June 26, 2008
Well, I woke up today sick, sick. And depressed, frustrated and upset. I
couldn’t sleep last night because of my coughing and I woke up thinking I should
just go home. There are only three days left, and the next two are on a boat and
island, so if I go, I am stuck. I had kind of decided to find a ride to the nearest
airport, (one hour away), when Arturo and the girls insisted that they call a doctor.
Thirty minutes later and I have been seen by a doctor, (a house call for 25.00,
no less!), given an un-named orange pill, and told that I have bronchitis. Two
prescriptions later and I was on my way to the boat.
All I wanted to do was curl up in a ball and cry. I can’t hike, or do anything
strenuous. That stinks when you are on a trip like this.
So, we boat across Lake Titicaca for three hours and everyone leaves the boat
for a hike. I climb up on the roof of the boat and stretch out for a nice little
bout of self-pity and journaling. After a while though, I notice that the self-pity
is not helping near as much as I thought it would. I was journaling about the different
things I have learned on this trip, and when I looked up between thoughts, it hit
me hard….. I am on a boat, laying under a blue sky and a warm sun. I am in Peru,
on a beautiful lake with friends that I adore and that adore me back. It sure would
be a shame to waste all that by feeling sorry for myself! I get to choose….I can
feel awful or I can feel happy and blessed. I choose happy and blessed!
After everyone returned to the boat, Julia and I rode alone on the roof to our
next island. We laughed and joked as we got closer to our home for the night.
This is an island where the locals offer up room in their homes for the night. We
are met by about 30 women in traditional clothes, and by some mysterious process
of selection, a woman named Mama Elsa stands up out of the group and takes the four
of us to her home.
The walk to her home is long and uphill and I cannot breathe. To my horror,
one of the guides insists that Mama Elsa carry my way-to-heavy backpack! After lots
of protesting, I give it to her and she easily carries it home. We are at the highest
point of our trip, about 14,000 feet, and I can barely breathe, but she isn’t
even panting. I tell her she is very strong in Spanish, and she just smiles at me.
When we arrive at her home, we meet her husband and two children. I pull out
the frisbee I have been carrying for three weeks, and before you know it, Deborah
and I and three young boys are throwing like crazy to each other. There are many
cries of, “Aqui, aqui!” and “Ahhh muy mal!”. Every now and then,
the dad joins in and we all have a blast.
Their home is made of mud bricks, and they have little plots of bean plants
surrounding it. There is an outhouse, and a small separate room that is the families
kitchen. Deb offers our help for dinner and before we know it, we are sitting on
logs, shelling beans as Mama Elsa stokes up the cooking fire in the corner of the
kitchen. The room is dark and cozy, and the smoke from the fire gives everything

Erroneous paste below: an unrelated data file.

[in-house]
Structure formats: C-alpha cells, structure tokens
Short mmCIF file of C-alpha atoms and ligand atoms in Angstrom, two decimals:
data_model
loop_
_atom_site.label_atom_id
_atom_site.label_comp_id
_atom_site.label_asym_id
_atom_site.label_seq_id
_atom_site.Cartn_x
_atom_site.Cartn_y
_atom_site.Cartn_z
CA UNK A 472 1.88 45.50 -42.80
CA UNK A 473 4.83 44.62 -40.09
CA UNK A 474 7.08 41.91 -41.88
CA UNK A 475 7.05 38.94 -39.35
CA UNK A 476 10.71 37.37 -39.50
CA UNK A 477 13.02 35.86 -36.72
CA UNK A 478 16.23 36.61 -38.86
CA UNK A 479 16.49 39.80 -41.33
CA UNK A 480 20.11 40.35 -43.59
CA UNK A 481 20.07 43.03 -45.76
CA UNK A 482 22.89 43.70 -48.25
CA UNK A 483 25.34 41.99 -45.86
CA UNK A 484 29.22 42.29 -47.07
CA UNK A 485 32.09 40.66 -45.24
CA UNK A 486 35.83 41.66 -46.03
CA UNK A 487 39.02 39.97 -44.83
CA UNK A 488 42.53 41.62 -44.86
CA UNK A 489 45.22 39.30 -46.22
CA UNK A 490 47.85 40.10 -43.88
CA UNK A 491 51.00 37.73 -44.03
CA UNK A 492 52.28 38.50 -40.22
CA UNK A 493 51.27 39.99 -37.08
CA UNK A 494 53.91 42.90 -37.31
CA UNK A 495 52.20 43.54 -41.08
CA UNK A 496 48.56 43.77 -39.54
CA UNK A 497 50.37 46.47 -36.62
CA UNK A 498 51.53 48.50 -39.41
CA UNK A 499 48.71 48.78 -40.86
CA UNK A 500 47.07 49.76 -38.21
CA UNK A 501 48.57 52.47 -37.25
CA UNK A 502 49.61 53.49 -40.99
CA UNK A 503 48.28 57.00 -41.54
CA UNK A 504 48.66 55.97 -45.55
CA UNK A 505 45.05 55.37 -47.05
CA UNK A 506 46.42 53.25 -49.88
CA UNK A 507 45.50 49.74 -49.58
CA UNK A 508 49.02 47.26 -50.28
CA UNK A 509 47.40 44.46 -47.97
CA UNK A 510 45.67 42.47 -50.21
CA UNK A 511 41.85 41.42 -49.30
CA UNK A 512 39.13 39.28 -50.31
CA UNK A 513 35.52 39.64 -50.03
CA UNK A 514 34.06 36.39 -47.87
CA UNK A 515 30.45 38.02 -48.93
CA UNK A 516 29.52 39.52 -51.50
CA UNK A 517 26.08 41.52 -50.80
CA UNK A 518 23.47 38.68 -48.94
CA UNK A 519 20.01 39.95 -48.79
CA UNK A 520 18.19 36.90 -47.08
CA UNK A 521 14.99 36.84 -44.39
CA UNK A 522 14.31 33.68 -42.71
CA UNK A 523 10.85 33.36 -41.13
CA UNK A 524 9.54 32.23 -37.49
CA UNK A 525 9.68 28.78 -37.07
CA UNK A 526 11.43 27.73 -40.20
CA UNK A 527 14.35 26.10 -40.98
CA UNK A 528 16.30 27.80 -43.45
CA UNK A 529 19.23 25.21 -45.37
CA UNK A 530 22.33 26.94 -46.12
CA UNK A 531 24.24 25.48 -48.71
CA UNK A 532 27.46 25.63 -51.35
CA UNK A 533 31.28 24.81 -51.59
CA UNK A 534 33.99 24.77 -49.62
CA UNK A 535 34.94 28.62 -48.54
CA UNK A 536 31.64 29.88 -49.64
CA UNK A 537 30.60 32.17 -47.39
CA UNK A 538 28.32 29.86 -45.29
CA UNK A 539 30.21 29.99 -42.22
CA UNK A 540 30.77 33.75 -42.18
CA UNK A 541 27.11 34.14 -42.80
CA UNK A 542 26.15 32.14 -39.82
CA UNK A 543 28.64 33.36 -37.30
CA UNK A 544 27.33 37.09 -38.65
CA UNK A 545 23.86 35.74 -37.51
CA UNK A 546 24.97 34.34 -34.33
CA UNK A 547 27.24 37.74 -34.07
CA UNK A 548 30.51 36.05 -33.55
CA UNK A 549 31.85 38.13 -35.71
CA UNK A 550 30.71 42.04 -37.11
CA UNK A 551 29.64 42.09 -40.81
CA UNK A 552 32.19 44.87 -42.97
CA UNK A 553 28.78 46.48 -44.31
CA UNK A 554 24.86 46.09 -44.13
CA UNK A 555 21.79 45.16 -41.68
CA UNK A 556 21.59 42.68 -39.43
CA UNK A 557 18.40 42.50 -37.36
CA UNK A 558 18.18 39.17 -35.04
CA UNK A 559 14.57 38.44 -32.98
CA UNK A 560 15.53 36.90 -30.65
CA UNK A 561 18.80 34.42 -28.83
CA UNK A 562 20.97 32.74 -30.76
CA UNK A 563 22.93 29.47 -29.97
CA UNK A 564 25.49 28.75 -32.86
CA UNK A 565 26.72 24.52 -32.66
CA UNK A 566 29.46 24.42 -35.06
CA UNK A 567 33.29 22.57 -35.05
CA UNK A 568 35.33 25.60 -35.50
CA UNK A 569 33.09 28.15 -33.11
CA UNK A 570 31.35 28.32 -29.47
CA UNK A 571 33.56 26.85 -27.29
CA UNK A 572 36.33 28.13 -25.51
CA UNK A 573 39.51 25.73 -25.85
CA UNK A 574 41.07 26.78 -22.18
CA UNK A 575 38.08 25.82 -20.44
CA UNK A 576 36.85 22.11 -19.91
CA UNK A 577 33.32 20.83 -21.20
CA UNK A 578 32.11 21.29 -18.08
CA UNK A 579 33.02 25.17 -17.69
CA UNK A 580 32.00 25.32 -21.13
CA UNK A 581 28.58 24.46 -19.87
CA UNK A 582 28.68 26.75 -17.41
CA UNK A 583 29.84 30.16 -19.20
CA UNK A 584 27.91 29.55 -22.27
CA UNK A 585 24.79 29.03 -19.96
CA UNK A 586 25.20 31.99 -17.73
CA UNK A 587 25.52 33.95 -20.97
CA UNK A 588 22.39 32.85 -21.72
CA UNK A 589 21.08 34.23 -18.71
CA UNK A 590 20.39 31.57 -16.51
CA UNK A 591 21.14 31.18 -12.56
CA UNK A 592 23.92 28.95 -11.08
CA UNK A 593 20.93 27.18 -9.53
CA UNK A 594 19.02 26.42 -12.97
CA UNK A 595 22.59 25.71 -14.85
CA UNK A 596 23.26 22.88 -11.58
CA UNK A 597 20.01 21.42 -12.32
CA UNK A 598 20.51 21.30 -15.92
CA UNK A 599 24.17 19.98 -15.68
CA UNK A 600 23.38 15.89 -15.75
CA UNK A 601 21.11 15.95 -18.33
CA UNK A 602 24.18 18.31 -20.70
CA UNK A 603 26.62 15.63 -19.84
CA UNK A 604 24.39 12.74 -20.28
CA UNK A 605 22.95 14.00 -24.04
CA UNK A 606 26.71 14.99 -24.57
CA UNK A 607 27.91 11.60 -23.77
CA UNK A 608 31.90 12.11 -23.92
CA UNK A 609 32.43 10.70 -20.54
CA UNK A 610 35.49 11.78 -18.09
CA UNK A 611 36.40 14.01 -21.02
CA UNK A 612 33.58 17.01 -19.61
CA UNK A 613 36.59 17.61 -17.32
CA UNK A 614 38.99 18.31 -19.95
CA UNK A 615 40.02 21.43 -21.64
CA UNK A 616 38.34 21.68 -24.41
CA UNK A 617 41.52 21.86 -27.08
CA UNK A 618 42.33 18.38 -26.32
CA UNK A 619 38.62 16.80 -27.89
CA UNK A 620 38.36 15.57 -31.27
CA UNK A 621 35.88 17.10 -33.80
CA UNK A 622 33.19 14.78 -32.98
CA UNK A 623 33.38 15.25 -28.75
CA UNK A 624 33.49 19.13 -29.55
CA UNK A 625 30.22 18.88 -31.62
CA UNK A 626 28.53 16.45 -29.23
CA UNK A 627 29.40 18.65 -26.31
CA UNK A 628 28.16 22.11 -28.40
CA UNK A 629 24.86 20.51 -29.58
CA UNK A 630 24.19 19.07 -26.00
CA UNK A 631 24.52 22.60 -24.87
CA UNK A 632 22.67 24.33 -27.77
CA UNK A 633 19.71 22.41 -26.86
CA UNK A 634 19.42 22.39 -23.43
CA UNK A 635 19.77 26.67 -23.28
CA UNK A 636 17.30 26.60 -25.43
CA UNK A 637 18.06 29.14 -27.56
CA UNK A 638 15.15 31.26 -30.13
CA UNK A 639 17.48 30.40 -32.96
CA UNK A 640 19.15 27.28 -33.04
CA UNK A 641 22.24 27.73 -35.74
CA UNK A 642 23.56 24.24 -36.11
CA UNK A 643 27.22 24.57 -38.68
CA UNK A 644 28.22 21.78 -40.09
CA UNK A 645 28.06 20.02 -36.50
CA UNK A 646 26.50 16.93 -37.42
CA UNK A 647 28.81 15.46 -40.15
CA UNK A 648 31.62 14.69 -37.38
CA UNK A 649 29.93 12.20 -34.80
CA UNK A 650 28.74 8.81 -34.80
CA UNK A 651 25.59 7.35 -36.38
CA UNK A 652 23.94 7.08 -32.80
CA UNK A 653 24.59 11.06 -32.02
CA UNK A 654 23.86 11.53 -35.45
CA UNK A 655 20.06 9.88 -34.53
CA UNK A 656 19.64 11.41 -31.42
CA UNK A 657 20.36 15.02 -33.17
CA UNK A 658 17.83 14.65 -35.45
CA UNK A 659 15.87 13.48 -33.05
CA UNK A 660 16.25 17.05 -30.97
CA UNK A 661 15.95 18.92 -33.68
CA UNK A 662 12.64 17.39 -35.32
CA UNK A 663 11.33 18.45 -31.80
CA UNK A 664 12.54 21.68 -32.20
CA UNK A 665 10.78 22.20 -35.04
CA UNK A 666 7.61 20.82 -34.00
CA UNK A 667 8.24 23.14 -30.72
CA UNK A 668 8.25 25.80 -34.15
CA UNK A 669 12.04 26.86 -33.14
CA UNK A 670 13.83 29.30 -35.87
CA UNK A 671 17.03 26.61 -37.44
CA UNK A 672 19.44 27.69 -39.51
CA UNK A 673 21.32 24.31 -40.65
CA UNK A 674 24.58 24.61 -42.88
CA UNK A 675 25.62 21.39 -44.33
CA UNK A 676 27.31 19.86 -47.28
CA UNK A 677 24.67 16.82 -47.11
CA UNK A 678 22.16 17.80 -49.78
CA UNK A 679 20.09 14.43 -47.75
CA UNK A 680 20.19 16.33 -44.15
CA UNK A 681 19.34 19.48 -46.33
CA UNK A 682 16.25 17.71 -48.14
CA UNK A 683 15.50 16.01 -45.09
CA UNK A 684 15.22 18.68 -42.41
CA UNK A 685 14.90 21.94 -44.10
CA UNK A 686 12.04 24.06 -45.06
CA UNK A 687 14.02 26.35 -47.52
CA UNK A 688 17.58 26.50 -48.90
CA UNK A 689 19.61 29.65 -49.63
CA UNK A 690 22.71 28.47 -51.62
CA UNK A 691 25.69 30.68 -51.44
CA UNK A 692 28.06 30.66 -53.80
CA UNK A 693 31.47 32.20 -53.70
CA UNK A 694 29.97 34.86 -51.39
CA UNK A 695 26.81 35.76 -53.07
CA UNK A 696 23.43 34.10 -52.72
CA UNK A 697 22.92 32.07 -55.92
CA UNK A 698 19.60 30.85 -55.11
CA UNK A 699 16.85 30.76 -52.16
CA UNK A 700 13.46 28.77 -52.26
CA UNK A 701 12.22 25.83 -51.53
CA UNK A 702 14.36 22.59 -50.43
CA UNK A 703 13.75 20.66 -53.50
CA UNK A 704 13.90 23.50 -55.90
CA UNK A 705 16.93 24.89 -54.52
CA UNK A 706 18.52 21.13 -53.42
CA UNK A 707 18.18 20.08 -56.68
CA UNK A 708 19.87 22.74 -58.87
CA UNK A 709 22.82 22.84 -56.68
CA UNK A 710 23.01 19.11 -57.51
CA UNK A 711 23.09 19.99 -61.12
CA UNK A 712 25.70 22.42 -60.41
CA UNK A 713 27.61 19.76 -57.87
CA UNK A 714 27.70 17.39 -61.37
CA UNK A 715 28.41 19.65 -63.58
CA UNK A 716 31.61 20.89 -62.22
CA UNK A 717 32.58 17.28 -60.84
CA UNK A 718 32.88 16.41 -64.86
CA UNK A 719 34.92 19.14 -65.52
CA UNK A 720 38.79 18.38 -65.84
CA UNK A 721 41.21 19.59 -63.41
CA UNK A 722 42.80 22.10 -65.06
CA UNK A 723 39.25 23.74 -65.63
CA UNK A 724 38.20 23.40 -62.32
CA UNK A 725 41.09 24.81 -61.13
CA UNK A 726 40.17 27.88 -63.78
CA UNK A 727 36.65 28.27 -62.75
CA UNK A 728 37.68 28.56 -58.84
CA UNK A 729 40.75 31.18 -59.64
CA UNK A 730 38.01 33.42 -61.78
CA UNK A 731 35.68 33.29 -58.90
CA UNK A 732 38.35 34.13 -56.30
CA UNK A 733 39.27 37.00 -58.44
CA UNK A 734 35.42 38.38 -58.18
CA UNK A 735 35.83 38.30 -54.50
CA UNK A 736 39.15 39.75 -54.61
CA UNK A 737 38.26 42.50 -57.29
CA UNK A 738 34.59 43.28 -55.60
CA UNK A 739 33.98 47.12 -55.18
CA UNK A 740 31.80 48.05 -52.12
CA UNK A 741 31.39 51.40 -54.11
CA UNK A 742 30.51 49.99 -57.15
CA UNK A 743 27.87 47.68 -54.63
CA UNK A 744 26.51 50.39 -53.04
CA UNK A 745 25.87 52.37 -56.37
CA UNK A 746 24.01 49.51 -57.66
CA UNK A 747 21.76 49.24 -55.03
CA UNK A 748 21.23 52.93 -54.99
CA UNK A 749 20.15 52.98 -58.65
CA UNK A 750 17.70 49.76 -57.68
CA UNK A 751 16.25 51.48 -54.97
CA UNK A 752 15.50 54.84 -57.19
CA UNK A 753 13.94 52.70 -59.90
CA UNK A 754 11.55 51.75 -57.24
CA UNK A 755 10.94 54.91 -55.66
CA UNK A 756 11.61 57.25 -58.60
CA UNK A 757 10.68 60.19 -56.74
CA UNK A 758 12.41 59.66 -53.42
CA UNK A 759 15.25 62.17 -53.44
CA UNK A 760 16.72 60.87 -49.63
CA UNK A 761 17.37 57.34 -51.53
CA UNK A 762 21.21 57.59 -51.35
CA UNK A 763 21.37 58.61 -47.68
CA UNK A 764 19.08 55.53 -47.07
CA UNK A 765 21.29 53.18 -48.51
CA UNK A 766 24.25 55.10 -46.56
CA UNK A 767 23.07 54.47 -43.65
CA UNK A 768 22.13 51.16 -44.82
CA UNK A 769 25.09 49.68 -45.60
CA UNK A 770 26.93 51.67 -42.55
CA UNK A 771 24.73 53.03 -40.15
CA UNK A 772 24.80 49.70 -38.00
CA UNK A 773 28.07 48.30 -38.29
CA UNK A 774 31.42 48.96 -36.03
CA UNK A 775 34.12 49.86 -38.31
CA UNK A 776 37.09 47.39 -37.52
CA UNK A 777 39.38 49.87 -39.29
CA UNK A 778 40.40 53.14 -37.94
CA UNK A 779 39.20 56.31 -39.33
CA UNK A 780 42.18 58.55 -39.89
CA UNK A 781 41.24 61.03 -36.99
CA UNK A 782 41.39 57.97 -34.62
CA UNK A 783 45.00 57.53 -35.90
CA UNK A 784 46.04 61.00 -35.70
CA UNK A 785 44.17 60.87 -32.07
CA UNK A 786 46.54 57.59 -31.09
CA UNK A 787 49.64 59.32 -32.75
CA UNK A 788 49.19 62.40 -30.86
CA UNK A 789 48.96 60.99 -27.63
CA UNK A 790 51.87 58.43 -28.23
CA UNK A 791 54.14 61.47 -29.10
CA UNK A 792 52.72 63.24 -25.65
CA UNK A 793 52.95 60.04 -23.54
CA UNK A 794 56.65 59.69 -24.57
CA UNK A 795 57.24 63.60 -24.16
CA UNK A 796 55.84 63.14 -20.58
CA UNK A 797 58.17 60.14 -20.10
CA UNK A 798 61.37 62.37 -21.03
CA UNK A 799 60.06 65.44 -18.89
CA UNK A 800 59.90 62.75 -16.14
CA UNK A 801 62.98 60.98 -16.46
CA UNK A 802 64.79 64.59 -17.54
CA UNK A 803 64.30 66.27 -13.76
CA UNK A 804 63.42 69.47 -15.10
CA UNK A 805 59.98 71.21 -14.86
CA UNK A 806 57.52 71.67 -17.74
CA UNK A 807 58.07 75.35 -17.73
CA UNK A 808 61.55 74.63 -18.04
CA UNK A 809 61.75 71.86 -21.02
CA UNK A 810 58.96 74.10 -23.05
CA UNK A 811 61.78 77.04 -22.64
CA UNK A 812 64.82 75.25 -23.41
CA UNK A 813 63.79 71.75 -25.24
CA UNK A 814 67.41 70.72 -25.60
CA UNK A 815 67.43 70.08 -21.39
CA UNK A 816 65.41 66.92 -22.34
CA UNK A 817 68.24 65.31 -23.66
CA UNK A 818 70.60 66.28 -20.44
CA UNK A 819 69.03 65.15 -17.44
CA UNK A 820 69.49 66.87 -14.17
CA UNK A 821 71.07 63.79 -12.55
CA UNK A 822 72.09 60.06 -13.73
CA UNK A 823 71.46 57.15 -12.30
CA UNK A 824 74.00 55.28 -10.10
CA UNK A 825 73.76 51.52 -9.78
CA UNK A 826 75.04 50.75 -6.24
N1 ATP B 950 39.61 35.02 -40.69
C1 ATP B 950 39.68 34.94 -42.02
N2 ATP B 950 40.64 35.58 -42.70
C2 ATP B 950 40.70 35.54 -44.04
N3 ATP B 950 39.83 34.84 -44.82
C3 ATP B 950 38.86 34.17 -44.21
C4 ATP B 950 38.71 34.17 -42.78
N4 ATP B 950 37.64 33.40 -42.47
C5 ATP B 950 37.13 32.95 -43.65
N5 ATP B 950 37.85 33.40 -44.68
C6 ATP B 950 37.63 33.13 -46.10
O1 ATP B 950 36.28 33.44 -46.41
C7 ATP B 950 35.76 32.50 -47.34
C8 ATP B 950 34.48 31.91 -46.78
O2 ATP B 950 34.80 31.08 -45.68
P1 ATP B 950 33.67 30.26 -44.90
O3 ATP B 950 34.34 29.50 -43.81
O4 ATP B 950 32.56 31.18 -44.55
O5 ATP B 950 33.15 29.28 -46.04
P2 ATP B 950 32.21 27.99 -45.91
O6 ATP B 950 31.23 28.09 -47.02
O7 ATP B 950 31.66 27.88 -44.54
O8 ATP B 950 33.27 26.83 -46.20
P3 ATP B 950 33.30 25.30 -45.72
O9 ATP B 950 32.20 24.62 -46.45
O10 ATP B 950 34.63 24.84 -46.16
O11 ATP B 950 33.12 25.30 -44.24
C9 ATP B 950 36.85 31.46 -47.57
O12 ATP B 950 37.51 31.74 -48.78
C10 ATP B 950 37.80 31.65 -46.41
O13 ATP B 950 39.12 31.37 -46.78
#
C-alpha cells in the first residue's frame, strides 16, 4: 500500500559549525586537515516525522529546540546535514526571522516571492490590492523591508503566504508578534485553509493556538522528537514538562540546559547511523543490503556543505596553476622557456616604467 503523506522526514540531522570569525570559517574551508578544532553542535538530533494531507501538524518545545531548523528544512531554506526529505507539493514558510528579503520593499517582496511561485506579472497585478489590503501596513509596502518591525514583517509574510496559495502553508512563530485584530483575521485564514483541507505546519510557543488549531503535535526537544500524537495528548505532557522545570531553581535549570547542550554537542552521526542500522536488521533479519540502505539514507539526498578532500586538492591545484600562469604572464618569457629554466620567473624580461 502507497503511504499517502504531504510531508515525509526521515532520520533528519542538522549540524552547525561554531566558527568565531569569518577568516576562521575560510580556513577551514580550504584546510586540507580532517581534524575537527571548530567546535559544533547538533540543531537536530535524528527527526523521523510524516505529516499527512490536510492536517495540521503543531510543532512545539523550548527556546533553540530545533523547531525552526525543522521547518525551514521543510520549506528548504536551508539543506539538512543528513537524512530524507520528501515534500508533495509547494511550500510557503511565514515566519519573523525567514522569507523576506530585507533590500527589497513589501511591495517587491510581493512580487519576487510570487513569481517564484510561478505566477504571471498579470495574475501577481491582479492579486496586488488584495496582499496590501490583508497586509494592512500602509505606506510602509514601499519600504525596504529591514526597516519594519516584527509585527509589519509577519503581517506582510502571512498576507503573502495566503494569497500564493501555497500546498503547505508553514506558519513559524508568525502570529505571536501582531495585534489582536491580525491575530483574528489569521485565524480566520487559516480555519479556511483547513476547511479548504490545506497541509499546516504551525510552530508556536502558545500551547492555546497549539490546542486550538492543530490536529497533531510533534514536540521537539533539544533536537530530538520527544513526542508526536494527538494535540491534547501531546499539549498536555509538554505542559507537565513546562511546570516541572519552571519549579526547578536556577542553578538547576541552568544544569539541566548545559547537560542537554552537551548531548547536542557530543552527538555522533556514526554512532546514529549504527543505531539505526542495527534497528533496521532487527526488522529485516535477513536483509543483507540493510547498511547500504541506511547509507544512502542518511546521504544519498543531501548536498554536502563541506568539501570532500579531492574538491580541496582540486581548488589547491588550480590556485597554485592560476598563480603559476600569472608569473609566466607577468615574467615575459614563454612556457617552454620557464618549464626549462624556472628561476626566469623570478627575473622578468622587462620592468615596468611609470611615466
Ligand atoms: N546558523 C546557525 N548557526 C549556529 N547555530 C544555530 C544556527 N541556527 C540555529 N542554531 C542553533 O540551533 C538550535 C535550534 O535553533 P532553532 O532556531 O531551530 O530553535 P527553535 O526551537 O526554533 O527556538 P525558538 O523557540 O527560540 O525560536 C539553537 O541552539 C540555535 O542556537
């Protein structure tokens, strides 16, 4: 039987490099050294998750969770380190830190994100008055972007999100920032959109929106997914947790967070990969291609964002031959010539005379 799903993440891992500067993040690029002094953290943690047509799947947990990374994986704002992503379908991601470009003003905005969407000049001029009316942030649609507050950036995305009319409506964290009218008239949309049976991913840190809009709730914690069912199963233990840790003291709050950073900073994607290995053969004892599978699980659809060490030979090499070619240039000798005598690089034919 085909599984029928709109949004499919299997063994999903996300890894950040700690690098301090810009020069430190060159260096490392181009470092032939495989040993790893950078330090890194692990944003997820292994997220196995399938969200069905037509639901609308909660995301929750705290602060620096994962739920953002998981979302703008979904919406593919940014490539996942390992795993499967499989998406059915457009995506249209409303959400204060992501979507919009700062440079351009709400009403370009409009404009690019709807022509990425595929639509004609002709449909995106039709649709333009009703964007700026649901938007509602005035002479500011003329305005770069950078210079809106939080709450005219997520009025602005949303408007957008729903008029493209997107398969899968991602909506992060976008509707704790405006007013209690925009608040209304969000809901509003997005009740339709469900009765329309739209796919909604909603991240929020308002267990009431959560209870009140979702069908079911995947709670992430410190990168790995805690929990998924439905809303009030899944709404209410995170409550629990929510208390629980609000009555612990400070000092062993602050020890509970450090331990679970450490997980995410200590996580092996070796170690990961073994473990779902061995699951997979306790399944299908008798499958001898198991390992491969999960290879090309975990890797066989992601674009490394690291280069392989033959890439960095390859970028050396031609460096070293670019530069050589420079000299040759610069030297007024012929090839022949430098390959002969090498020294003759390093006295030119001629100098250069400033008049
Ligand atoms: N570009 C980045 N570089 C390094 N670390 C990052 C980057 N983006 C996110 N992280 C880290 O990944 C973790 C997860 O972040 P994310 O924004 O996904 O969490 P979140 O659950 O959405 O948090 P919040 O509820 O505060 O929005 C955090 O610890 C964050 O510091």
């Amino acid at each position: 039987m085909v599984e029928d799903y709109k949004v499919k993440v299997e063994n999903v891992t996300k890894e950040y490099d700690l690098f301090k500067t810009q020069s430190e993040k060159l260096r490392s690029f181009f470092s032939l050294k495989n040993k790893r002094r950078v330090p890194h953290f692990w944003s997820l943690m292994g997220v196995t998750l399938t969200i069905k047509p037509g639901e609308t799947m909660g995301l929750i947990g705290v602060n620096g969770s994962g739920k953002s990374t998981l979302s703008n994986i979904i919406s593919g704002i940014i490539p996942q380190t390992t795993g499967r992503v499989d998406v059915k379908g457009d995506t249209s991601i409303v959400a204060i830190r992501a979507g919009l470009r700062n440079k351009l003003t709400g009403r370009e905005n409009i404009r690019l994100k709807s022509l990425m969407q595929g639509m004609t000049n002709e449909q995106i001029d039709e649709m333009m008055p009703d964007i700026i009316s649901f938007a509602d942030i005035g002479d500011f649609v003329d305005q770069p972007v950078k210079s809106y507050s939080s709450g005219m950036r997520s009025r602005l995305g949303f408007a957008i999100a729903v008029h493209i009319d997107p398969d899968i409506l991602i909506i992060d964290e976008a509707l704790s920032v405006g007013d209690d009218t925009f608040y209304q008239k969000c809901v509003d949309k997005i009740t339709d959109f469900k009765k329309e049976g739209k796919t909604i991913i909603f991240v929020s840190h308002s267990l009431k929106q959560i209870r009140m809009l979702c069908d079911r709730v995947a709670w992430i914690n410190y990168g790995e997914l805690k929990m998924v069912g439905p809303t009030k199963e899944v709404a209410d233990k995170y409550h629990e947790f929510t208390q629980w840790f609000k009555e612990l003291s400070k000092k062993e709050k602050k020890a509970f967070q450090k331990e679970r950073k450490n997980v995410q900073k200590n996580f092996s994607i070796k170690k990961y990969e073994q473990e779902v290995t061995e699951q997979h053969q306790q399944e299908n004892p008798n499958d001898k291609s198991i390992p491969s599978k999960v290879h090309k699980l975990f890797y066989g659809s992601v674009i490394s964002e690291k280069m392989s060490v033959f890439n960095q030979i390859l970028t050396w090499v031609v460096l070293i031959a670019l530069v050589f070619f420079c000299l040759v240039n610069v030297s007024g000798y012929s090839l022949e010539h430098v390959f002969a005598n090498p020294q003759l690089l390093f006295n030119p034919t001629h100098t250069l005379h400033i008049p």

There is no electricity on the island, and the sun goes down shortly
after 5 pm. Julia and Sharon come back from their hike, and we all congregate in
the tiny bedroom that Deb and I are sharing. It is simple and clean, with walls
painted different pastels. There are two twin beds and a table with a single candle
on it. We discuss the fact that our bedrooms are much nicer than the rest of the
house. Having tourists stay with them is obviously a major part of their income,
an they have done everything they could to make it nice for us.
At 7:00, we went into the kitchen for dinner. The family gives us the table,
while they eat by the fire. We have brought toys and gifts from the US, as well
as bags of groceries for the family, and we take this opportunity to give them out.
I think they were a big hit, but the toys were definitey the most popular! Eight
year-old Ronnie was in heaven!
Dinner was a fantastic potato soup, followed by rice and beans, (which Deb and
I proudly announced that we helped prepare). Afterwards, we had fresh Muna tea,
which had been picked off of a bush in the yard. It was pungent and warming and
left us all ready to face the rest of the night.
Tonight there is a fiesta, and Mama Elsa comes into our room with an arm load
of traditional clothing. After layering us in vibrant skirts, blouses, belts and
scarves, she leads us down the hill to the community center. There is a Peruian
band in the corner, and a vibrant mixture of locals and tourists twirling around
the room. The music was contagious, and I couldn’t help but throw myself into
the dancing throngs. Unfortuately, one song was all I could last before uncontrollale
coughing forced me to the sidelines. But I enjoyed being a bystander just as much!
After several traditional dances, we finally made our way back up the hill to
our cozy little room. On the way, Deb said, “Look up.”. Above was the
greatest display of stars I have ever seen. The deserts of New Mexico, the steppes
of Tanzania, and the vastness of the Artic Circle…… all of these had what I
thought was the greatest display of stars on the planet. But now I know, if you
want to see the most stars ever, come to Lake Titicaca, in Peru. I guarantee that
it is worth the cost of the plane ticket.
I am laying in bed with the sounds of the music and dancing calling out from
the community center. I am really grateful for this life I have and for the lessons
I learned today. Can you imagine how differently today would have turned out if
I was still in my self-pitying funk?
Only two days left of my Peruvian adventure!
Love, Anna aka Mud Butt